Like, there’s a ton of opportunity for us to say, you don’t have to even state your preferences. We should Intuit based on your behavior. ‘Oh, Meb hasn’t checked our opening or closing bell audio note, maybe let’s pull that off the home screen.’ De-emphasize that, emphasize something interesting, and news that maybe he is interested in. And then he takes and he clicks and engages with that, we can ask him and we’ll make that part of his habits.
Things that we have learned work really well are video and community-based features. And I think these are like two of the most underpenetrated called mediums in finance, for a handful of reasons. So on video, one, is just historically, has not been very scalable. Like if you think about the traditional money manager RIA, let’s say you have 100 clients, even that is untenable, doing 100 Zoom calls a day, can you imagine? Like there’s a reason I think a lot of advisors go for larger account sizes, and it makes total sense, it’s like the cost to serve an account is effectively the same. And so the smaller the account type, the lower the margins, the more tough for businesses to build. And then you get all sorts of weird incentives.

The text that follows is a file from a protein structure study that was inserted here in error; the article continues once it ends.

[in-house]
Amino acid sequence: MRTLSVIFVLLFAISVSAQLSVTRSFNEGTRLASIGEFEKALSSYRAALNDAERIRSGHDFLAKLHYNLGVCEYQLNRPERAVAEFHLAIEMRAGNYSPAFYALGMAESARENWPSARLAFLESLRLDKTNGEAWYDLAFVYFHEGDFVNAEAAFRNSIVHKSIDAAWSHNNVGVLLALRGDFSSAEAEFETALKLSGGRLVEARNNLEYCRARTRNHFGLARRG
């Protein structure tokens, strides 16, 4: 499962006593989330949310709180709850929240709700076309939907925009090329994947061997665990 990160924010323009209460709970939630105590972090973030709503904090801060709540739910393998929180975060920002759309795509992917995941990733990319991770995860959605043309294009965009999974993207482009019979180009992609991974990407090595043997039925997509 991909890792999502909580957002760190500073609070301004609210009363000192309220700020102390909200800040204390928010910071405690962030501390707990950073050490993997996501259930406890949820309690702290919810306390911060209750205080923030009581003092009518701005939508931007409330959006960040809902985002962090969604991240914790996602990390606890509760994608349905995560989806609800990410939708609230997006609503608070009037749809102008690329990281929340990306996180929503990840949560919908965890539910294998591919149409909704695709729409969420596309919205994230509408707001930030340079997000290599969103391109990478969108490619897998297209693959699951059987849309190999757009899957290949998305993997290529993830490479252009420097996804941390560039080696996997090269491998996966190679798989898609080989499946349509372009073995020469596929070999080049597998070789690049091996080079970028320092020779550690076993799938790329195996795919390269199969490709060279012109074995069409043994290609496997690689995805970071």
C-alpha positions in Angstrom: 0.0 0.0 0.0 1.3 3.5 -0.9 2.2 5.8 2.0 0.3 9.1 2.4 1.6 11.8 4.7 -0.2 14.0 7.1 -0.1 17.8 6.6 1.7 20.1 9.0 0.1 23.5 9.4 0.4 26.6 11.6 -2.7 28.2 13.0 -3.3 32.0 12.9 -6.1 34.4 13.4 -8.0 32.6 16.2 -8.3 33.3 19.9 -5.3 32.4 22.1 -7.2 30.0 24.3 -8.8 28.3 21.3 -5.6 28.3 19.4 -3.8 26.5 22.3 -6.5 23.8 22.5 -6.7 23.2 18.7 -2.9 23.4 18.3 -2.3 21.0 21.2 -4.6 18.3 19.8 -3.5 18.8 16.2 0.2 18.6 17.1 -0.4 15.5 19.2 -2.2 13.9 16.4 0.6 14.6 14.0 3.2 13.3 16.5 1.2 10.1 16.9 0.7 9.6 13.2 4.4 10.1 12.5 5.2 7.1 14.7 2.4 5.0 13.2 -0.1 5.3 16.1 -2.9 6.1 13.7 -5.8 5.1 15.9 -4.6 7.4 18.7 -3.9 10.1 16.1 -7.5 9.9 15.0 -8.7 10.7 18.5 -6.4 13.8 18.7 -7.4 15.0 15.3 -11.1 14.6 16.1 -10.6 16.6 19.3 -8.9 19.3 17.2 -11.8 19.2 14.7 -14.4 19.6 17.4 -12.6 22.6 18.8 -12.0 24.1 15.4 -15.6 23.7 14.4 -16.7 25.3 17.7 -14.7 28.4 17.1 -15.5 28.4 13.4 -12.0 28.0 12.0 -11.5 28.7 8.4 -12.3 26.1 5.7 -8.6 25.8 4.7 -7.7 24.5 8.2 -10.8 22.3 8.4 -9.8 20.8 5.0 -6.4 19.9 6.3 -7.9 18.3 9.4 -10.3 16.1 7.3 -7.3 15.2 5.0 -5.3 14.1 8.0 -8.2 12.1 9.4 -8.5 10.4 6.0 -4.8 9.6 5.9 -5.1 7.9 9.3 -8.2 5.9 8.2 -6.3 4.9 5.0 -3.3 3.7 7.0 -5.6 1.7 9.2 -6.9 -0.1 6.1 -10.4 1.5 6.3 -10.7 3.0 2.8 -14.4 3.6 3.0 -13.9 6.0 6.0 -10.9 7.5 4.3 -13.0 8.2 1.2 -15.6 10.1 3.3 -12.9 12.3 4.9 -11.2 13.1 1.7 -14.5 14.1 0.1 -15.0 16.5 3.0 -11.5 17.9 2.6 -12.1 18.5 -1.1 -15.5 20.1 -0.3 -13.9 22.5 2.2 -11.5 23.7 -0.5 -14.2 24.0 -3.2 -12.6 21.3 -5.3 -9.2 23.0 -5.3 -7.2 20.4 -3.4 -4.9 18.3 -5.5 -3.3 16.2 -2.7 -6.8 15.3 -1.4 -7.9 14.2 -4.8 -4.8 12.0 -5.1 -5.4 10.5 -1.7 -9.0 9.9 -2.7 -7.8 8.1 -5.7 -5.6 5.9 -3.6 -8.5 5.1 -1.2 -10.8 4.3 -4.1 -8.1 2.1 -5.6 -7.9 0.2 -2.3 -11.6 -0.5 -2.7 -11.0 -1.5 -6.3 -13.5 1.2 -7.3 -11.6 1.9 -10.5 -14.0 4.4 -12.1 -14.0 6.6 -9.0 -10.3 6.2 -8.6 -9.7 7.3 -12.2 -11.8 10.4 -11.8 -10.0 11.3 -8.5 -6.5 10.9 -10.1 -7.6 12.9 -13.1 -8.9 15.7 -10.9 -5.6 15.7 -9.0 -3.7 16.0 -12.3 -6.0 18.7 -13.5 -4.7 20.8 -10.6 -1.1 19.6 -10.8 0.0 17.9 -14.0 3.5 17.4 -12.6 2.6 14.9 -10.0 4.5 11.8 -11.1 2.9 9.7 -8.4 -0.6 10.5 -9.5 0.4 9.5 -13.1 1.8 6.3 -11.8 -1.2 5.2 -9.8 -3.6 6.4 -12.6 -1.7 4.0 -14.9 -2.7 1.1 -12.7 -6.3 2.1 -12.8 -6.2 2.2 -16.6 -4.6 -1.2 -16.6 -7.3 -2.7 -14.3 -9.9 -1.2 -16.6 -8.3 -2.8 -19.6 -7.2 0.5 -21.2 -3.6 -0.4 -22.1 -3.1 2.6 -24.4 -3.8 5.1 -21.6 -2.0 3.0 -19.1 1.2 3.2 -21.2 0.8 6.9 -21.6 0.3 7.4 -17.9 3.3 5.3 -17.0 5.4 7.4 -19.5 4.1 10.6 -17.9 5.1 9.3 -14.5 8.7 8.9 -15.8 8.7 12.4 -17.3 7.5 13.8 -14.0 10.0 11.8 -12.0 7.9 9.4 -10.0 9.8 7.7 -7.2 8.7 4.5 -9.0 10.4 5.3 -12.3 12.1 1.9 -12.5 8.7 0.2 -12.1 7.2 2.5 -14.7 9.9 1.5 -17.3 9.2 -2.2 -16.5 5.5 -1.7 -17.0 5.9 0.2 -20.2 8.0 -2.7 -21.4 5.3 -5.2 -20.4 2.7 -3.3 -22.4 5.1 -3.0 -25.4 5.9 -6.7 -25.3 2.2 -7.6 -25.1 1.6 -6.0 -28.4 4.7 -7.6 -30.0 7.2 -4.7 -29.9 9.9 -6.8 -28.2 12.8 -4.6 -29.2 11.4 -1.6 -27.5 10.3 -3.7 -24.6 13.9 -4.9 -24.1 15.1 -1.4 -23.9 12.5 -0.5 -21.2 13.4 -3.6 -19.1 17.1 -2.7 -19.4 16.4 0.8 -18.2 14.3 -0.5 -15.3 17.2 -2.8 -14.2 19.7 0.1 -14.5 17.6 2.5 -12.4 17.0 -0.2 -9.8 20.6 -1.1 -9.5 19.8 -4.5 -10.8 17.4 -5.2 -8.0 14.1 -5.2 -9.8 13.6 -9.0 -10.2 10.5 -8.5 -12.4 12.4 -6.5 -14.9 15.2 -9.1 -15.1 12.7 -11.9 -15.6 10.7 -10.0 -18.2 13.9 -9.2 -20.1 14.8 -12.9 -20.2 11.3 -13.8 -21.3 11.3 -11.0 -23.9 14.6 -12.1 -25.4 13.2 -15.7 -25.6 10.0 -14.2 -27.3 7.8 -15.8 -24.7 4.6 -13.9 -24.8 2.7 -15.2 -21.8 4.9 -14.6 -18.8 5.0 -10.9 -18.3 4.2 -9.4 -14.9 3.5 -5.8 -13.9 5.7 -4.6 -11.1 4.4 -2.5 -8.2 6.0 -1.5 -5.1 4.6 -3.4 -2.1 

So I think technology has unlocked the ability for me, for example, as a PM, to build a one-to-many broadcast-type business, where I think if you polled most of our 50,000 users, Meb, I think a lot of them would feel like they know me on a first-name basis. I’ve never met these people, but they see my face, they knew who I am, they affiliate me with a brand or one of the portfolios type. So it’s interesting, as we launch more products, we’re trying to build more brand and personality around each product. So like, for example, Titan Opportunities, in the coming quarters, you’re going to know there’s a person and you’re going to know who that guy or girl is on Opportunities. When you see a video or email or content franchise from that person, you’re going to immediately establish and associate them with a certain part of your wallet.
So I think that’s…we see a lot of engagement, a lot of referrals around that. And it’s also kept people invested during periods of volatility. They’re like, “Oh, my guy or my girl’s taking care of my money. I know I’m in good hands.” And that humanization of what is otherwise is a financial commodity financial product and an app has allowed us to cut through the noise.